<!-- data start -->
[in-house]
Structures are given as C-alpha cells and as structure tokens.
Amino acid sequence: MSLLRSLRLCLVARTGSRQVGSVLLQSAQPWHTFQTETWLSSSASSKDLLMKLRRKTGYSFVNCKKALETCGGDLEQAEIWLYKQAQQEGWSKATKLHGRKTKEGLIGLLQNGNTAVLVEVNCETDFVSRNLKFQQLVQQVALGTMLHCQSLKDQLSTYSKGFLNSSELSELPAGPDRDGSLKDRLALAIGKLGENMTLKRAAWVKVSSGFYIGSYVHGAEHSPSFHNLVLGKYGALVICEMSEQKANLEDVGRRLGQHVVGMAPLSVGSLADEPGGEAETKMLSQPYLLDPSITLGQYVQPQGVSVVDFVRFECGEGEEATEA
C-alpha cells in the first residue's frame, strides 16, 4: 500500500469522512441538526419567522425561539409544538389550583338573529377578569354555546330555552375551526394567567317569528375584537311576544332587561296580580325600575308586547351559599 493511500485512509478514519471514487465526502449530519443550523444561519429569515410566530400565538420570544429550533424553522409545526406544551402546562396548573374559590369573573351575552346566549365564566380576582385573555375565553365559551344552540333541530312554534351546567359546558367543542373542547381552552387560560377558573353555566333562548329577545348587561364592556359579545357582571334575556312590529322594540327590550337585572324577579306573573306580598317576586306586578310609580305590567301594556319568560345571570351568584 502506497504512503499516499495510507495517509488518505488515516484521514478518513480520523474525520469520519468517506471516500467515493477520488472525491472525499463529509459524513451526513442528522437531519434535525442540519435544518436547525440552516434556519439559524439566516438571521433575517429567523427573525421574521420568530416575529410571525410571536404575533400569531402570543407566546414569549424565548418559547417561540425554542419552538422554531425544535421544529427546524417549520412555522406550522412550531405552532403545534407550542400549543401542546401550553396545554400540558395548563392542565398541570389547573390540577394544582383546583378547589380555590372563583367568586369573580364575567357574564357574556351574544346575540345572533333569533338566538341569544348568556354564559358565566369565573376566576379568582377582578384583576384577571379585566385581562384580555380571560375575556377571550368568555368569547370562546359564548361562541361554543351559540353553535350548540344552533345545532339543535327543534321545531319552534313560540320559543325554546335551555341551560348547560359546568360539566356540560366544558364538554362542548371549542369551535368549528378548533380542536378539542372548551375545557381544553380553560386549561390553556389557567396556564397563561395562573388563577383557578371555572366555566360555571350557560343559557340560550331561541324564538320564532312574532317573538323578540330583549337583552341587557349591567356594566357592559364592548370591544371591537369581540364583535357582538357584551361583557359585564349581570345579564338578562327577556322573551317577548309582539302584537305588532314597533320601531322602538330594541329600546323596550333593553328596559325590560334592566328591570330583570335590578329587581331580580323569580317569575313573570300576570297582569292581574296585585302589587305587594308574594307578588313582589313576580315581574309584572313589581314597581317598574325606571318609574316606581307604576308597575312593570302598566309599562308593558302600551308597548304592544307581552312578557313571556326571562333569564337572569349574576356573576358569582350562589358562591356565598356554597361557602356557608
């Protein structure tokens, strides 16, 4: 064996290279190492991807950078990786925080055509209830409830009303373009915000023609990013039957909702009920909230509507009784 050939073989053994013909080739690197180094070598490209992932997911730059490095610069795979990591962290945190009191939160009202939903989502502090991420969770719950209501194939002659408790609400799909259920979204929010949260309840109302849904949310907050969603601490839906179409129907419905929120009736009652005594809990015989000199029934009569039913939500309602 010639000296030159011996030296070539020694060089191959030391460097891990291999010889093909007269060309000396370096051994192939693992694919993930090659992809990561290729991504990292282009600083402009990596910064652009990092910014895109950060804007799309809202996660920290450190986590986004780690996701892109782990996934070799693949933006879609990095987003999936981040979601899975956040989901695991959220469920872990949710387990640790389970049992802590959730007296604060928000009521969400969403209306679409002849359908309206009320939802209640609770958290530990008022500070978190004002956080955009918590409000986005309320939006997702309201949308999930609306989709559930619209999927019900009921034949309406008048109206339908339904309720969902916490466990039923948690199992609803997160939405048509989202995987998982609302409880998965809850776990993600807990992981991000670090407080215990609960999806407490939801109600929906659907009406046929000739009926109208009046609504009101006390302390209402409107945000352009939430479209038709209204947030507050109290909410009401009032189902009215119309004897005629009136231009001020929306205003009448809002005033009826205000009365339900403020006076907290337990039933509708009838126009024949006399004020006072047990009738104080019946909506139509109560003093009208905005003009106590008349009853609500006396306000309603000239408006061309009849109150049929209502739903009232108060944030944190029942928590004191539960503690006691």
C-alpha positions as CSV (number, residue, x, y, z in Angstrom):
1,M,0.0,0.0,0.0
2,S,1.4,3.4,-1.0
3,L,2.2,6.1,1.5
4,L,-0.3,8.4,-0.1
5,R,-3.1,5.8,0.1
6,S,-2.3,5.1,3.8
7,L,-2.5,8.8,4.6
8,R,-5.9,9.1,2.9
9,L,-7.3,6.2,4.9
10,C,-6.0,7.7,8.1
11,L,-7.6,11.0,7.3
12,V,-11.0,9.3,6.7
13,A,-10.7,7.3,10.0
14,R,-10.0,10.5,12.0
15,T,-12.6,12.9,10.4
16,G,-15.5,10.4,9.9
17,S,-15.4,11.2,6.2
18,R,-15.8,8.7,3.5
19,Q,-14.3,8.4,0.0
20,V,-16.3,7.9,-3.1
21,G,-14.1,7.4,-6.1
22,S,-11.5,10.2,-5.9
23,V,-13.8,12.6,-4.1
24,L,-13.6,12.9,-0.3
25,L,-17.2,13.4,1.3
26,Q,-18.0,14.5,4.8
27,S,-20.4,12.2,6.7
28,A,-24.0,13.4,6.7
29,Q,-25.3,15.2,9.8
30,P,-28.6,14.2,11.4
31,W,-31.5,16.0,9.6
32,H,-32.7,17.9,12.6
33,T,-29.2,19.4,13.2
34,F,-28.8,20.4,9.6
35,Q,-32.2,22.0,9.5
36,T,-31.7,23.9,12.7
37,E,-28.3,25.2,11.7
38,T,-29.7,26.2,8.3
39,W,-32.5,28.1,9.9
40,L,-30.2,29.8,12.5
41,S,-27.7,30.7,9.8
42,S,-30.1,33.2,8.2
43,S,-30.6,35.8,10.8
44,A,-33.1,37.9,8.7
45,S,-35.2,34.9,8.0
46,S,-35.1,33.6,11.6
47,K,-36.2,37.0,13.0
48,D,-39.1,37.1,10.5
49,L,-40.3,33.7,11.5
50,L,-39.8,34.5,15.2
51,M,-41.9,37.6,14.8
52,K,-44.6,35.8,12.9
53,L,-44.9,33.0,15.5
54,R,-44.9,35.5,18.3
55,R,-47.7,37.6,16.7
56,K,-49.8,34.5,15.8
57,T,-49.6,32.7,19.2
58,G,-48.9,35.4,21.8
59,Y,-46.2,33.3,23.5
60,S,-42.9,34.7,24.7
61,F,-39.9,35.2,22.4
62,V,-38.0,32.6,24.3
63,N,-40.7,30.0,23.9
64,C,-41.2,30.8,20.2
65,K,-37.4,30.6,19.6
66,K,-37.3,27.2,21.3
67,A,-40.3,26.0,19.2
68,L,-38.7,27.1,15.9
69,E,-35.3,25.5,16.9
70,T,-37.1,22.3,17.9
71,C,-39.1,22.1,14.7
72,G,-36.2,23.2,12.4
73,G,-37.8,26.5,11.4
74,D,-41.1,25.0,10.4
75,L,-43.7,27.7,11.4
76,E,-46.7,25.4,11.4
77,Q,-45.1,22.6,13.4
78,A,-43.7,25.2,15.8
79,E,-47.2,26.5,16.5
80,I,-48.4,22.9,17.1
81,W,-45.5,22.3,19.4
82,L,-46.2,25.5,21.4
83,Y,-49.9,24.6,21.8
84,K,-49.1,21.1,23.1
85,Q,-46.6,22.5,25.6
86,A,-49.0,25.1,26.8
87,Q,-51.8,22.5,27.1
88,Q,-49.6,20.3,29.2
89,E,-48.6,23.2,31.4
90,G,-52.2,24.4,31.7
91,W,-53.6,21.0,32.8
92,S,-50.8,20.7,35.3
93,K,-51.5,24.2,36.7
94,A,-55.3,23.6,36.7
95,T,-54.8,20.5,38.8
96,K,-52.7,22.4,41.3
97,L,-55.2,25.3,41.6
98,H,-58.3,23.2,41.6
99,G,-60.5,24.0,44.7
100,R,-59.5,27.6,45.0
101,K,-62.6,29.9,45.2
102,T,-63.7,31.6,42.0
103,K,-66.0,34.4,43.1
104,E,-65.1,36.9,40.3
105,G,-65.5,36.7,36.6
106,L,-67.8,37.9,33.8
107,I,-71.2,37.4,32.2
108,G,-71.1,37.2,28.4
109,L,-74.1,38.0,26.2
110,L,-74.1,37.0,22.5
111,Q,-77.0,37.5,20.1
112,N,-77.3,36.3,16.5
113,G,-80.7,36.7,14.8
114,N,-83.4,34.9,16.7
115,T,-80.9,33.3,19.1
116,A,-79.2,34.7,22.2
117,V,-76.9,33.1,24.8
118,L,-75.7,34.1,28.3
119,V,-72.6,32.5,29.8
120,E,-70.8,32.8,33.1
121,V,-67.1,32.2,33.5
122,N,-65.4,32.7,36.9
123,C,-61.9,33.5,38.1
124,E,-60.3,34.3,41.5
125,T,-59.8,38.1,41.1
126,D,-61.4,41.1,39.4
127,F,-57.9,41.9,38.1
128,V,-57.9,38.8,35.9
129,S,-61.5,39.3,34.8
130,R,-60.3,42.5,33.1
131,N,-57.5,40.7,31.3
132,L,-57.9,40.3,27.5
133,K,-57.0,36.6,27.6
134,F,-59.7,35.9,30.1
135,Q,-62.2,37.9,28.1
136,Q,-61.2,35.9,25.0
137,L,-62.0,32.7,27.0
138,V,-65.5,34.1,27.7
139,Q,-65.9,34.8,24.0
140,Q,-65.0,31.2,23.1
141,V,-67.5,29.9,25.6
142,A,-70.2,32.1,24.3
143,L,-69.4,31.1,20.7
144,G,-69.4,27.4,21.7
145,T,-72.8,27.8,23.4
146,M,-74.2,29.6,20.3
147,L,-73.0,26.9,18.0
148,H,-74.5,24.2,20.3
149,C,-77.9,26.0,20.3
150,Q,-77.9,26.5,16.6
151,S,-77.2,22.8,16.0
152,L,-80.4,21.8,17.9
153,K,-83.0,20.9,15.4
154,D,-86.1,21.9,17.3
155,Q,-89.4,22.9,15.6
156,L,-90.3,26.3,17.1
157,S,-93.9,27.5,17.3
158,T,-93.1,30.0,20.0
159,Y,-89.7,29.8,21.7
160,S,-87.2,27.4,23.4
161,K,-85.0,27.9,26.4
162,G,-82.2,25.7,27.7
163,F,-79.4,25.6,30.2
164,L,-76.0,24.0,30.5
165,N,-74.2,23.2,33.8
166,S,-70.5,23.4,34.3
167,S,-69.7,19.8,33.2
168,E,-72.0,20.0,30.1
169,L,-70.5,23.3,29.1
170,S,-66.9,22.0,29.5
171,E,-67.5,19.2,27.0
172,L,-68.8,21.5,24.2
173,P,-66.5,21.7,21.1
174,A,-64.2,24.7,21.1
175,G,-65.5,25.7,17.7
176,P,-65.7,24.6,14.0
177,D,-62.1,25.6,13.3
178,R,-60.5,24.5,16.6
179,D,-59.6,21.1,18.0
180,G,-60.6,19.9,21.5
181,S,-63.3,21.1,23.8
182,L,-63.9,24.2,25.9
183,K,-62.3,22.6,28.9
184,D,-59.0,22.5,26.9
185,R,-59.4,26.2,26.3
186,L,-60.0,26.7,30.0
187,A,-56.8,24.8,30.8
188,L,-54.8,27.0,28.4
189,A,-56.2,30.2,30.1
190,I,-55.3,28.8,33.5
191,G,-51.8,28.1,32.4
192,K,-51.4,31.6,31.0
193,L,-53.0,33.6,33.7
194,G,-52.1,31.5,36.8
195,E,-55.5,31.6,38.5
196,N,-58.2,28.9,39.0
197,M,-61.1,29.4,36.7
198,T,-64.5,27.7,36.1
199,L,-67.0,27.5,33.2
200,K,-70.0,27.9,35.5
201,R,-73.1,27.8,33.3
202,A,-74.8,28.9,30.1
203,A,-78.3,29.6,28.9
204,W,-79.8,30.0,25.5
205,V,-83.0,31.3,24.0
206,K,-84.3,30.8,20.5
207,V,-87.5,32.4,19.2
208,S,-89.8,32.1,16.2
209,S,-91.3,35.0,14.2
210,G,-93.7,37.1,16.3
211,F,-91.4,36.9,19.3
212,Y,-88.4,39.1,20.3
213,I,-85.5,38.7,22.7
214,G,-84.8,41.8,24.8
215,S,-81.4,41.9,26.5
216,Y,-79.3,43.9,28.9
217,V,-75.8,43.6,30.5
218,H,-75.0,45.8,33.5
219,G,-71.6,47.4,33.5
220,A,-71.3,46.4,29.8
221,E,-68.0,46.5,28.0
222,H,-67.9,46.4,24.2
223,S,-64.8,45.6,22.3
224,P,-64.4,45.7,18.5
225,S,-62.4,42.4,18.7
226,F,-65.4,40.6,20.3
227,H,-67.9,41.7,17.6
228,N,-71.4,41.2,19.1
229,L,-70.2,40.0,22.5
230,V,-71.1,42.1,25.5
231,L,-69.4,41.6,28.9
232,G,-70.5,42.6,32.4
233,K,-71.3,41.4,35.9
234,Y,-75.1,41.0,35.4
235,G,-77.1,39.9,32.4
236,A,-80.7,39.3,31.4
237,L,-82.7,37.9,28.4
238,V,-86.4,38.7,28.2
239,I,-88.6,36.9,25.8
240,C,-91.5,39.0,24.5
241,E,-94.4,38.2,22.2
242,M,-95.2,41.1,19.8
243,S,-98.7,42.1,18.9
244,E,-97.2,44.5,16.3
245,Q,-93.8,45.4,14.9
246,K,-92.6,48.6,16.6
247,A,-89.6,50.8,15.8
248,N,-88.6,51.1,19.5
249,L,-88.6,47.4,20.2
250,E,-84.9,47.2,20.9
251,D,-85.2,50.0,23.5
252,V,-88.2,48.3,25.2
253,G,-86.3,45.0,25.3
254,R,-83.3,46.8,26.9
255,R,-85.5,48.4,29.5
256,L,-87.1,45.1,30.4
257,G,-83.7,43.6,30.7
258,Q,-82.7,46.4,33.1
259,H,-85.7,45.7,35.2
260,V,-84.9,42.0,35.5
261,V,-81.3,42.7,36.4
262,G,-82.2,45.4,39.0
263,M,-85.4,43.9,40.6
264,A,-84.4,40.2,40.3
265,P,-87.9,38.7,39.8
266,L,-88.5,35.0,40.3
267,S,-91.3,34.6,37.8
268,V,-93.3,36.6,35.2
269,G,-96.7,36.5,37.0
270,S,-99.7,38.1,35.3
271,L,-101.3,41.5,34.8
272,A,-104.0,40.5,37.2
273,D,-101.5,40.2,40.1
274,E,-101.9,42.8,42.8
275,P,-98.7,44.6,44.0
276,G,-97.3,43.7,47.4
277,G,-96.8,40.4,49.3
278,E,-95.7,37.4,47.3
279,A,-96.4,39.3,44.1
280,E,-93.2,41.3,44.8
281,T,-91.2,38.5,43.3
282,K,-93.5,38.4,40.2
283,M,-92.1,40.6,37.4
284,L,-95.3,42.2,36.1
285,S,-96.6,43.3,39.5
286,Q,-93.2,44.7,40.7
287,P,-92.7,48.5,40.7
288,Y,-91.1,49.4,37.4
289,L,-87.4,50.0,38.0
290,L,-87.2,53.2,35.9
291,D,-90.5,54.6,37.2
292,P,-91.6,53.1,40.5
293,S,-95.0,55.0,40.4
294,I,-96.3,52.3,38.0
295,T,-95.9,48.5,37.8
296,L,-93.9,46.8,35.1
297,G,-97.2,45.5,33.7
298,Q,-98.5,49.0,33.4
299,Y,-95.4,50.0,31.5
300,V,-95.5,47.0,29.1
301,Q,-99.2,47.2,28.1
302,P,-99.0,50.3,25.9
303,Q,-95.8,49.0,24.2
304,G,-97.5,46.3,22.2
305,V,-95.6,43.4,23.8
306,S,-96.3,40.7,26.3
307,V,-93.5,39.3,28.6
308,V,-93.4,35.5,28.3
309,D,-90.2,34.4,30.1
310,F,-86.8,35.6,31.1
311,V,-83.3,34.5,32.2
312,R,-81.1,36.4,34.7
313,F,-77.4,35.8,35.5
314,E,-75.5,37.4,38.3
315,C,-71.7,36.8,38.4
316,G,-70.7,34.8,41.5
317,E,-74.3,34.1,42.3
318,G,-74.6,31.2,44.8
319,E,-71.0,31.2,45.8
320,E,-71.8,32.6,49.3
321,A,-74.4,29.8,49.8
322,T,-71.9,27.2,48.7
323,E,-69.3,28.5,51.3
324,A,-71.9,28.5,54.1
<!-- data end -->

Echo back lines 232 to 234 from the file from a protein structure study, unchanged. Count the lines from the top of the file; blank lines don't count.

226,F,-65.4,40.6,20.3
227,H,-67.9,41.7,17.6
228,N,-71.4,41.2,19.1